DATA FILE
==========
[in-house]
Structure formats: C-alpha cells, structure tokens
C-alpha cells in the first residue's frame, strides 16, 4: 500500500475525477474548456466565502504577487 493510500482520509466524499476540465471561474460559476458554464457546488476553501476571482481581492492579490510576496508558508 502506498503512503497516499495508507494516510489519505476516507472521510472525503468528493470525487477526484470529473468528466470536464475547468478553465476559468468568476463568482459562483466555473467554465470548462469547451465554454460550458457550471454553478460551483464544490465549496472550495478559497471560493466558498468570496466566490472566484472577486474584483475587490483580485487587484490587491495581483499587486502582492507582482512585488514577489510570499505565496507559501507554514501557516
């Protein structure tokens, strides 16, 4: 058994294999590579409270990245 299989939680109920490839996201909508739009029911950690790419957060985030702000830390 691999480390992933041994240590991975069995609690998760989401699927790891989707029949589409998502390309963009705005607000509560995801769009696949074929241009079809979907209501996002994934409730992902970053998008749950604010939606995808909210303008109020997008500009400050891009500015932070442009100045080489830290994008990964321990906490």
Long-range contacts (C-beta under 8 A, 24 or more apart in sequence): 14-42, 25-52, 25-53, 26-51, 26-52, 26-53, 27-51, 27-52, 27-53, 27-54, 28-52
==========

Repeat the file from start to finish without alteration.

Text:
[in-house]
Structure formats: C-alpha cells, structure tokens
C-alpha cells in the first residue's frame, strides 16, 4: 500500500475525477474548456466565502504577487 493510500482520509466524499476540465471561474460559476458554464457546488476553501476571482481581492492579490510576496508558508 502506498503512503497516499495508507494516510489519505476516507472521510472525503468528493470525487477526484470529473468528466470536464475547468478553465476559468468568476463568482459562483466555473467554465470548462469547451465554454460550458457550471454553478460551483464544490465549496472550495478559497471560493466558498468570496466566490472566484472577486474584483475587490483580485487587484490587491495581483499587486502582492507582482512585488514577489510570499505565496507559501507554514501557516
């Protein structure tokens, strides 16, 4: 058994294999590579409270990245 299989939680109920490839996201909508739009029911950690790419957060985030702000830390 691999480390992933041994240590991975069995609690998760989401699927790891989707029949589409998502390309963009705005607000509560995801769009696949074929241009079809979907209501996002994934409730992902970053998008749950604010939606995808909210303008109020997008500009400050891009500015932070442009100045080489830290994008990964321990906490």
Long-range contacts (C-beta under 8 A, 24 or more apart in sequence): 14-42, 25-52, 25-53, 26-51, 26-52, 26-53, 27-51, 27-52, 27-53, 27-54, 28-52